Finally, perhaps the most disturning news in Sanger’s article was the suggestion that U.S. officials are thinking about reaching a negotiated settlement within months.
The immediate impetus for Mr. Austin’s carefully orchestrated declaration that the United States wants “Russia weakened to the point where it can’t do things like invade Ukraine,” several administration officials said, was to set up President Volodymyr Zelensky of Ukraine with what one senior State Department official called “the strongest possible hand” for what they expect will be some kind of cease-fire negotiations in coming months.
Moreover, U.S. officials appear to believe that they can affect the course of the war by seizing control of the narrative. Sanger reports,
Mr. Austin’s comments, bolstered by statements by Secretary of State Antony J. Blinken about the various ways in which Mr. Putin has “already lost” in the struggle over Ukraine, reflect a decision made by the Biden administration and its closest allies, several officials said on Monday, to talk more openly and optimistically about the possibility of Ukrainian victory in the next few months as the battle moves to the Russian-speaking south and east, where Mr. Putin’s military should, in theory, have an advantage.
At a moment when American intelligence officials are reporting that Mr. Putin thinks he is winning the war, the strategy is to drive home the narrative that Russia’s military adventure will be ruinous, and that it is a conflict Mr. Putin cannot afford to sustain.
At a time when Russian missiles and artillery shells are slamming into apartment buildings and killing thousands of civilians, it is extremely disconcerting to see Biden’s foreign policy team thinking about negotiating a ceasefire in months, crafting statements in the delusional belief they will strengthen Zelensky’s hand in the negotiations, and driving home a “narrative” that Russia’s military adventure will be ruinous and one Putin can’t afford to sustain.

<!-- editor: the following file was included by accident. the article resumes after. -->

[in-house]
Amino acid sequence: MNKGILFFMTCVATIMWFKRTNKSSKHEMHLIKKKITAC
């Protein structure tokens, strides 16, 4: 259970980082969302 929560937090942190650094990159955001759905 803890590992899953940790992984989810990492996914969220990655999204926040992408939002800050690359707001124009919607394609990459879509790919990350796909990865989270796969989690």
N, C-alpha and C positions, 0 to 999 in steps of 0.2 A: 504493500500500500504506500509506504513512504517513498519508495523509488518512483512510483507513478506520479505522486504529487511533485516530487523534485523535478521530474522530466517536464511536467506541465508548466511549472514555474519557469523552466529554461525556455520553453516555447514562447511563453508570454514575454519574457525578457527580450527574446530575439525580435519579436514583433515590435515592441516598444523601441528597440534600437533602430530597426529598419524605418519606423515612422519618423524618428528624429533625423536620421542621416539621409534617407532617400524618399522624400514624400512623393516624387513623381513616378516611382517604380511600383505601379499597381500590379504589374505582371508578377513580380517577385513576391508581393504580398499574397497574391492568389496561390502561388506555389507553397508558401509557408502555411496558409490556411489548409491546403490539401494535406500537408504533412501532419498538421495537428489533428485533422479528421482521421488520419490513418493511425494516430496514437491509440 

It sounds like Biden’s foreign policy team, which gave us the Afghanistan withdrawal decision, is now–some two months into the war–woefully inadequate to the task of leading the U.S. and NATO in the current war with Russia.
They are thinking like beltway “narrative” masters, not like cold-eyed realists and seasoned generals who understand the extraordinary threat which Putin and Russian barbarism pose to the international legal order, and our entire civilization.
Instead of talking about driving home a “narrative”, they should be talking about options for using limited force to stop Putin, with conventional forces, and about how, short of abdication and appeasement, they would act to control any escalation of the conflict in a nuclear spiral.
Ukraine is very far indeed from having won this war, which could continue for another five years.
Any ceasefire and withdrawal negotiations that might be undertaken are not likely to lead to agreement any time soon, given the fact that Putin’s territorial demands cannot be met, at least not without abandoning international law and bringing down the U.N. Charter and the entire international legal order.
While Ukraine is very far from having won this war, and any talk of a ceasefire is unrealistic at this point in time, Biden’s foreign policy team also appears to be very far from grasping what is at stake in the war with Russia, and what may may be required to prevail in the conflict.
The Trenchant Observer
Only force can stop Putin
“Ukraine War, April 5, 2022 (II): Force must be used to stop Putin,” The Trenchant Observer, April 5, 2022.